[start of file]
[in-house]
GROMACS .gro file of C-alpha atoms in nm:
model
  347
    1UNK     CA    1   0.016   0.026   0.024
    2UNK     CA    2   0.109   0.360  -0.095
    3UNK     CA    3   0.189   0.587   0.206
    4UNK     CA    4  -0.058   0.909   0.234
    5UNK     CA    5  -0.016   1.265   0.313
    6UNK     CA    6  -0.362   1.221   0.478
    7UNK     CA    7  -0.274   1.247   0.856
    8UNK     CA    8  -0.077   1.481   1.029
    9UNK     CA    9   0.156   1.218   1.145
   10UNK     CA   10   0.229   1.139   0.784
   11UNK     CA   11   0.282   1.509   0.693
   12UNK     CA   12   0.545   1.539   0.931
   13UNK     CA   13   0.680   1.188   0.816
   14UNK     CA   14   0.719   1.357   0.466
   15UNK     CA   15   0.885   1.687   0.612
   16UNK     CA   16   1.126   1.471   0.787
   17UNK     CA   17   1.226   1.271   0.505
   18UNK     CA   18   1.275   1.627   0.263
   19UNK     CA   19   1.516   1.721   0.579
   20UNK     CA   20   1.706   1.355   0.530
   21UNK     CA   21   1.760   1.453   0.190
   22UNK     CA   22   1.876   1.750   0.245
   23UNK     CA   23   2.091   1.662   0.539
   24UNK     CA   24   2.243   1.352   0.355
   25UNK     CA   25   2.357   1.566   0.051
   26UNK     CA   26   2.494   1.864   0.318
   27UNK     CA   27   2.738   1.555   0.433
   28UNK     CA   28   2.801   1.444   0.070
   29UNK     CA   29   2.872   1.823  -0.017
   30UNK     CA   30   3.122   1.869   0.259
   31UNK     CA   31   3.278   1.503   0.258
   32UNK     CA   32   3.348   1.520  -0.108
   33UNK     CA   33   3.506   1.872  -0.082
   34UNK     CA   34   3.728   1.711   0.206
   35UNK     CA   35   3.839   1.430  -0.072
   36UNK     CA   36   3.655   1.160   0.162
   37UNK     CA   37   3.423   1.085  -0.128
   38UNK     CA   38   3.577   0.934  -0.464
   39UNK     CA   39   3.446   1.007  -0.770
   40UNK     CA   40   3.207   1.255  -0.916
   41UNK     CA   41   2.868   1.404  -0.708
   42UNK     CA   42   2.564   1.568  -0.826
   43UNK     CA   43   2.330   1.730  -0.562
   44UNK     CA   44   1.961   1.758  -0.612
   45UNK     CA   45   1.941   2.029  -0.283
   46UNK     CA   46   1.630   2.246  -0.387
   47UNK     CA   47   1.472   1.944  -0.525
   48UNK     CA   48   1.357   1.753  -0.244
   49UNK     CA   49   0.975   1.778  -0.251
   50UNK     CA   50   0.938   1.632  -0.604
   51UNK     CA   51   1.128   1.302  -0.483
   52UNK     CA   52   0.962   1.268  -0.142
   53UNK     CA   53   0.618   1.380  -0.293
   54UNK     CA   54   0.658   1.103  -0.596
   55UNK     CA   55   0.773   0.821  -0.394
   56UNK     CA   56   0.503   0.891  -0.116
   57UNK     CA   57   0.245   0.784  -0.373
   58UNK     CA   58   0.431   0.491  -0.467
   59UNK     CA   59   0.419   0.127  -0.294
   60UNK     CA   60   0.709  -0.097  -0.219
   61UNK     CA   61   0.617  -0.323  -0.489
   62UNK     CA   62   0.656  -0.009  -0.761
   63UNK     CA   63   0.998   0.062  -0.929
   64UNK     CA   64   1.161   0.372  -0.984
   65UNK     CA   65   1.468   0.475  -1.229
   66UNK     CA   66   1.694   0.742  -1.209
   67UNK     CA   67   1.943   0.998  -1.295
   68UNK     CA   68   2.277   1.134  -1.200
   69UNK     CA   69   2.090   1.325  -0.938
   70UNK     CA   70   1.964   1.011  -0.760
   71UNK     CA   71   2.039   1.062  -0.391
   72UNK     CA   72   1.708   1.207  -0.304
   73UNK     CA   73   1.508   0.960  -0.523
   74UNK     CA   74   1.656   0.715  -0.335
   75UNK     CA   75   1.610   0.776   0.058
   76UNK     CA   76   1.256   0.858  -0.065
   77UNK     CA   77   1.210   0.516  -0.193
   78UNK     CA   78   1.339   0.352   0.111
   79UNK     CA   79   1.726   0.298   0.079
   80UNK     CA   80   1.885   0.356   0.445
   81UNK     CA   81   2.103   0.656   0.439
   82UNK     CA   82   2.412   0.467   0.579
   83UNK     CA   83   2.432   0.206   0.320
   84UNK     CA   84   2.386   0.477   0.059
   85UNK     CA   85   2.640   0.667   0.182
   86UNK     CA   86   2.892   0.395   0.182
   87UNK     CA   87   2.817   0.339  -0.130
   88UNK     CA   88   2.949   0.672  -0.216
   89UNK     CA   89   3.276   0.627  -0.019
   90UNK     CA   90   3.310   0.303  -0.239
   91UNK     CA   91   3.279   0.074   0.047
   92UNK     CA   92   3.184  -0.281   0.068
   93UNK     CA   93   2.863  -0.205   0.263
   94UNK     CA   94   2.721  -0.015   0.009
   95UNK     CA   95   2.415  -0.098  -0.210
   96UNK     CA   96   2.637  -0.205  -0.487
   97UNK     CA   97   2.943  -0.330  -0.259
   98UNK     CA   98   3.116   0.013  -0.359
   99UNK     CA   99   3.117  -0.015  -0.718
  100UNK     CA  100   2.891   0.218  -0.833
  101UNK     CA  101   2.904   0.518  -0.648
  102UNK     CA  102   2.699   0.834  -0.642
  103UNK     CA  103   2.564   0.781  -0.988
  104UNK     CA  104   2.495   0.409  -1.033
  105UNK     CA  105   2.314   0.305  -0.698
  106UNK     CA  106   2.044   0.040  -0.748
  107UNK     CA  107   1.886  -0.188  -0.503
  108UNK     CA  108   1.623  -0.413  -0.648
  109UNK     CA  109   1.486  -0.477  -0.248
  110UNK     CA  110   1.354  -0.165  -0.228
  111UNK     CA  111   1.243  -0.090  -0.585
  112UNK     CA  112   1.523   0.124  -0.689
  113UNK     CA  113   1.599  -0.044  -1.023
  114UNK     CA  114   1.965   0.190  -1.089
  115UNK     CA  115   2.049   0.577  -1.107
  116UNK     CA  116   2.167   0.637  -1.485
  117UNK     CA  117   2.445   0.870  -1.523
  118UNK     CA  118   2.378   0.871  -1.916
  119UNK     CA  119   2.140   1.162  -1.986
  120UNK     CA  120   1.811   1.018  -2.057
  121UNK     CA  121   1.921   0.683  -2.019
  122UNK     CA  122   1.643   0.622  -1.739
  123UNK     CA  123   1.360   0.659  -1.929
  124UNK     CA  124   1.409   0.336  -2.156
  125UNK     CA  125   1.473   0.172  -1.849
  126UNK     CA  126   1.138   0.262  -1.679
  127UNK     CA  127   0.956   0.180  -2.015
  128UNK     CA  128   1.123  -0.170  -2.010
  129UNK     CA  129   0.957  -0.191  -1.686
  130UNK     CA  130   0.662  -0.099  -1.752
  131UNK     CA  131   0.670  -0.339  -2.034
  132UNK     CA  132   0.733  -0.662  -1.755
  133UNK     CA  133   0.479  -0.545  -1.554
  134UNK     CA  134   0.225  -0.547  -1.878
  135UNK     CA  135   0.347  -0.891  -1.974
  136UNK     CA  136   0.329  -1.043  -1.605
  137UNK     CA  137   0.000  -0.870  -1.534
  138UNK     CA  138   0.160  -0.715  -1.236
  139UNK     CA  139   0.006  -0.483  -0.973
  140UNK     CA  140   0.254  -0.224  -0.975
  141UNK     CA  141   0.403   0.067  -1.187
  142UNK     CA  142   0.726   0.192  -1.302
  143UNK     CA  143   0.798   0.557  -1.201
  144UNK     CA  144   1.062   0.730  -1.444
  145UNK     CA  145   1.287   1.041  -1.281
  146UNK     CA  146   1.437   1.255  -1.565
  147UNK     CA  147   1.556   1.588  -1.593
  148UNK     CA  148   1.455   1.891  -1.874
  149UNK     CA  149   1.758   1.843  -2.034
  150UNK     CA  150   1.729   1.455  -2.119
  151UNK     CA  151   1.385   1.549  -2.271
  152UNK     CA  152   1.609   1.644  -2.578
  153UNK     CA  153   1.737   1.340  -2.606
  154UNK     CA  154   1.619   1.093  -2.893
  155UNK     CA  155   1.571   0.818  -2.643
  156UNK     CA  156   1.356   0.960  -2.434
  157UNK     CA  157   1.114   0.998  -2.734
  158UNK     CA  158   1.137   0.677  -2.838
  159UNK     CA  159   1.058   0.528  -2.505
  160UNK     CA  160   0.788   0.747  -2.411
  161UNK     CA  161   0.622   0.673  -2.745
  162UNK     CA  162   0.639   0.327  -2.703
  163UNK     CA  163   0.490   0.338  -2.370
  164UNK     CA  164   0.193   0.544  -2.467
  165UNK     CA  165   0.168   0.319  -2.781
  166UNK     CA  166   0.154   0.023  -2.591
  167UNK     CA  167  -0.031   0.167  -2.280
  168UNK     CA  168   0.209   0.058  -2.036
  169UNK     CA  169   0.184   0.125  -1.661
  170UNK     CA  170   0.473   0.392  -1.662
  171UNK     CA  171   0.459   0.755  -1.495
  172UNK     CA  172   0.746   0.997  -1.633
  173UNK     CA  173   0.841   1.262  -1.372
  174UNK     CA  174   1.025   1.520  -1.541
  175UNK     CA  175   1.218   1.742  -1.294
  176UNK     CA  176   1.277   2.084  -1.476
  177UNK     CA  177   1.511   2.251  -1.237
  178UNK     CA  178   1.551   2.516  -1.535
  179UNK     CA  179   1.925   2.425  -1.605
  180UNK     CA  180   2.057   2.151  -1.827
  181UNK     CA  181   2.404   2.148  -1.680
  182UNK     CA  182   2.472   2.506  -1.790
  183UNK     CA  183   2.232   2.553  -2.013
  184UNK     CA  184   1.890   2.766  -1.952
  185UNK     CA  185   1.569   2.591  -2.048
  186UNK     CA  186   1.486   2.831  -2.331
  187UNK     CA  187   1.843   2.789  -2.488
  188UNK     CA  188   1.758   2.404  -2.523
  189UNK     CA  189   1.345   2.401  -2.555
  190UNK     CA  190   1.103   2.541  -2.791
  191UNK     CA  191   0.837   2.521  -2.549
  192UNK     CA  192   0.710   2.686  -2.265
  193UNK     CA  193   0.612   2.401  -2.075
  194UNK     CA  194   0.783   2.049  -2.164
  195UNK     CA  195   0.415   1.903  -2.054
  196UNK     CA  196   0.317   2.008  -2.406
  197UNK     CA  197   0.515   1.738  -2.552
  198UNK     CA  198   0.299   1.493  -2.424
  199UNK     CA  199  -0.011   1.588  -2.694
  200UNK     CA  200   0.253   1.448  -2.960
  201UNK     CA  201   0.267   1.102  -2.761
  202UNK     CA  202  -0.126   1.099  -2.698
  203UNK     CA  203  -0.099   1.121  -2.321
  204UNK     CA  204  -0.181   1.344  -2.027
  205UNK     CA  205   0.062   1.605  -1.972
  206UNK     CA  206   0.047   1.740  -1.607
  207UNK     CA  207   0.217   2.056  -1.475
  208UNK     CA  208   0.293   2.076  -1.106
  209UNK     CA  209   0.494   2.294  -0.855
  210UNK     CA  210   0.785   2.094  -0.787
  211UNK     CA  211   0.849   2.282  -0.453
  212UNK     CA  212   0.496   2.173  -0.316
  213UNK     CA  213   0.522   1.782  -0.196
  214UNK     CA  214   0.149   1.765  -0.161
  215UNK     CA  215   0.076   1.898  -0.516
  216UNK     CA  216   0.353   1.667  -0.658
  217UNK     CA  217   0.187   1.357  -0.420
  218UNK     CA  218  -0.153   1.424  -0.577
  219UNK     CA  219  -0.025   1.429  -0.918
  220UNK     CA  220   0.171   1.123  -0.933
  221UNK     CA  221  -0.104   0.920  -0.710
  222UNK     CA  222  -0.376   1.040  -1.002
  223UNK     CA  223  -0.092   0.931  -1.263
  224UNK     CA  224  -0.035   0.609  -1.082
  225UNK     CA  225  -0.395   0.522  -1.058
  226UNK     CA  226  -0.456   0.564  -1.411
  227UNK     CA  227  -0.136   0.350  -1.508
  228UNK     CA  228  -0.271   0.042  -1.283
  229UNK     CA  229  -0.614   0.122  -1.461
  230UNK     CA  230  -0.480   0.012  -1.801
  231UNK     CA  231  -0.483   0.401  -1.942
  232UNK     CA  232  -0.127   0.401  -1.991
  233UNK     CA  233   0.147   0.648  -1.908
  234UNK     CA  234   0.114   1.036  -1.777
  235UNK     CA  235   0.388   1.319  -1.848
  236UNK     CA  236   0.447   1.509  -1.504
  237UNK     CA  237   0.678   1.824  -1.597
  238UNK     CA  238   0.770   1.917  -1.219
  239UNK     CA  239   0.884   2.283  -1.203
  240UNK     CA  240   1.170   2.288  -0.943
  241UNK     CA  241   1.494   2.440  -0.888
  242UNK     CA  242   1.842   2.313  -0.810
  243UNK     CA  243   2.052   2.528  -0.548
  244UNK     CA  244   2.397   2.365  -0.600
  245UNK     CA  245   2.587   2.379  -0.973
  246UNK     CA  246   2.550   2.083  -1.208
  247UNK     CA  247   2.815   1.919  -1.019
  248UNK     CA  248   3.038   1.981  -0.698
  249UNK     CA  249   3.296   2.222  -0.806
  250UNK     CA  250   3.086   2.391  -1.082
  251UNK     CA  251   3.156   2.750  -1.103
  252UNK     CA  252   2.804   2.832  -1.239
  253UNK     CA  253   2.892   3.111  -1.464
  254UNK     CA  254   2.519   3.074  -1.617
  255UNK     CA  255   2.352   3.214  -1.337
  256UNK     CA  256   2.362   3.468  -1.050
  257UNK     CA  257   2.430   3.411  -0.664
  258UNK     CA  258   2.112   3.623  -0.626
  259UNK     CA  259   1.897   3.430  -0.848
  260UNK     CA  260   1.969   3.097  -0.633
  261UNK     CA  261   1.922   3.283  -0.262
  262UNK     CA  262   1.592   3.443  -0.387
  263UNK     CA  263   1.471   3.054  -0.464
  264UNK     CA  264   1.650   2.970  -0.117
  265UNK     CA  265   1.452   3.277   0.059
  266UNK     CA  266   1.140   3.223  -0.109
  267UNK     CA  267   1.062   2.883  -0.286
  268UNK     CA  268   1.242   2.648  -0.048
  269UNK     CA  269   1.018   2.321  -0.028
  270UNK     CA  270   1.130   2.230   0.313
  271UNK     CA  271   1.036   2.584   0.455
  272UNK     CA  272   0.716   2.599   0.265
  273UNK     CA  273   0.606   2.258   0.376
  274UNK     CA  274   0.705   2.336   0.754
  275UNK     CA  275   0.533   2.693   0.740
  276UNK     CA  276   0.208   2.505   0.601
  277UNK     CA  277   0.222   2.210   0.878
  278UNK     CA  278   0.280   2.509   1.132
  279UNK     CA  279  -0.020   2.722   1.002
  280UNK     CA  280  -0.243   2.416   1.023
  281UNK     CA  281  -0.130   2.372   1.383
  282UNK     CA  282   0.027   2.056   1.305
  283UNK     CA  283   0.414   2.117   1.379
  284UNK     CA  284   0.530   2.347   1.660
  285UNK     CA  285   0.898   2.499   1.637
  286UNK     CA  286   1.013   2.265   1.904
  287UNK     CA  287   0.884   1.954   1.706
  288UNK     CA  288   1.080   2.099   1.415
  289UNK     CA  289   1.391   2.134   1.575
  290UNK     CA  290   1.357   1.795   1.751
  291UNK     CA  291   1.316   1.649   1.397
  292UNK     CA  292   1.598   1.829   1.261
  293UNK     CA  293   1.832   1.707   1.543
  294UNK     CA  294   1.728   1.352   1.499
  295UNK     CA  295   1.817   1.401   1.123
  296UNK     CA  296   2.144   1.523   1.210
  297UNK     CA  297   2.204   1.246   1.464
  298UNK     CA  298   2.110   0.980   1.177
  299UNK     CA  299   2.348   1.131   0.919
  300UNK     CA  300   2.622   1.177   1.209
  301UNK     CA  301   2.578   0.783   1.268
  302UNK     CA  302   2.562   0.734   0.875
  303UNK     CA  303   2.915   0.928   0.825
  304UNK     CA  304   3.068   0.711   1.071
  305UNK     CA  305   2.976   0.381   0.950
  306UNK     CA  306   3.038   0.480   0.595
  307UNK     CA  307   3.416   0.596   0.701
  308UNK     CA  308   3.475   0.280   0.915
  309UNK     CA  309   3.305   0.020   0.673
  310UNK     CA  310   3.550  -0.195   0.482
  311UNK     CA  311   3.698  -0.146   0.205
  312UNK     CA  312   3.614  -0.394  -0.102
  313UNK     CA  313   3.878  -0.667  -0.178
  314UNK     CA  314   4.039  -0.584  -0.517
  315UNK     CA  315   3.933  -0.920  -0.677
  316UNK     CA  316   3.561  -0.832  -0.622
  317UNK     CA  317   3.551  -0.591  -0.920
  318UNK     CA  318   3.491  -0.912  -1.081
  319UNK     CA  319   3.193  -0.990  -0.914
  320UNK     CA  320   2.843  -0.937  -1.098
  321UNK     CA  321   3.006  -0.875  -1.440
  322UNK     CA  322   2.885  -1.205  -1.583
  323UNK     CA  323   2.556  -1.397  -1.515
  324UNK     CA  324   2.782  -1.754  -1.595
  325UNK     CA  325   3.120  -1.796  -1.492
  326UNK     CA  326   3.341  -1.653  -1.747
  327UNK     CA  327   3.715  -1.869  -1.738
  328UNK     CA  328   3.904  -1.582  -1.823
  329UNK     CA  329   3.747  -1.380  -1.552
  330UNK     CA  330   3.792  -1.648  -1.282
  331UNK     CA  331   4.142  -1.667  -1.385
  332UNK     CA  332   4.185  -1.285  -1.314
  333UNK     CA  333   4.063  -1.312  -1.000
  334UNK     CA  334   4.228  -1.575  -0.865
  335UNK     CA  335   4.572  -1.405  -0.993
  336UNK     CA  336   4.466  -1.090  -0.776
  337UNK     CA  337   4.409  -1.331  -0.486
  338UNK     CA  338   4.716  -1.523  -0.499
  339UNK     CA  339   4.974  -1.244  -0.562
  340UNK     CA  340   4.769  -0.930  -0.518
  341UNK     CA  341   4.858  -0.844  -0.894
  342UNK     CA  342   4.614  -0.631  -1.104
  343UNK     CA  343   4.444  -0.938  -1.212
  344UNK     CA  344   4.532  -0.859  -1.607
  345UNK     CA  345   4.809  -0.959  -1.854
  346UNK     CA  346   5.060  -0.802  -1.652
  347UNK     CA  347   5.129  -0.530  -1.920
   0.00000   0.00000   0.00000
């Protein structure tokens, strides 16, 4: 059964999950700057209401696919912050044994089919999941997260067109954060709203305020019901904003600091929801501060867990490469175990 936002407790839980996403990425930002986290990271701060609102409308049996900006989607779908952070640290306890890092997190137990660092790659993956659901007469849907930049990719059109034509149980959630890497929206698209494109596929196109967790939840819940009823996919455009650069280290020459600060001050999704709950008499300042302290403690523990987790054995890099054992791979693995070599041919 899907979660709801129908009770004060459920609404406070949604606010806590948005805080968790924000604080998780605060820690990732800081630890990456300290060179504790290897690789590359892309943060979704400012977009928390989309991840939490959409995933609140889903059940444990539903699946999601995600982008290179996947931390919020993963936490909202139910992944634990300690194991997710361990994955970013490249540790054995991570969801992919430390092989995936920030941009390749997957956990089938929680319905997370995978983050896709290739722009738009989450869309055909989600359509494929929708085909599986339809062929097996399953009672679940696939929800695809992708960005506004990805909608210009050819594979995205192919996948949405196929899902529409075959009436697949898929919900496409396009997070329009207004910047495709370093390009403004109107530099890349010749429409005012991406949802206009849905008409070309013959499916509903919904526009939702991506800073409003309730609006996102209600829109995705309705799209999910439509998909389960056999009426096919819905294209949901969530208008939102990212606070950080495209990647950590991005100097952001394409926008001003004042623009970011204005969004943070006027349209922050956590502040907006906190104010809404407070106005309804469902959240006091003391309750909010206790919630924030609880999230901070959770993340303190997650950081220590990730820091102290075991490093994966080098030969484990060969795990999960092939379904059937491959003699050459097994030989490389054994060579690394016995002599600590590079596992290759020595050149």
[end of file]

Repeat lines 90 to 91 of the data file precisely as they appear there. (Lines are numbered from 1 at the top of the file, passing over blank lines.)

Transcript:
   86UNK     CA   86   2.892   0.395   0.182
   87UNK     CA   87   2.817   0.339  -0.130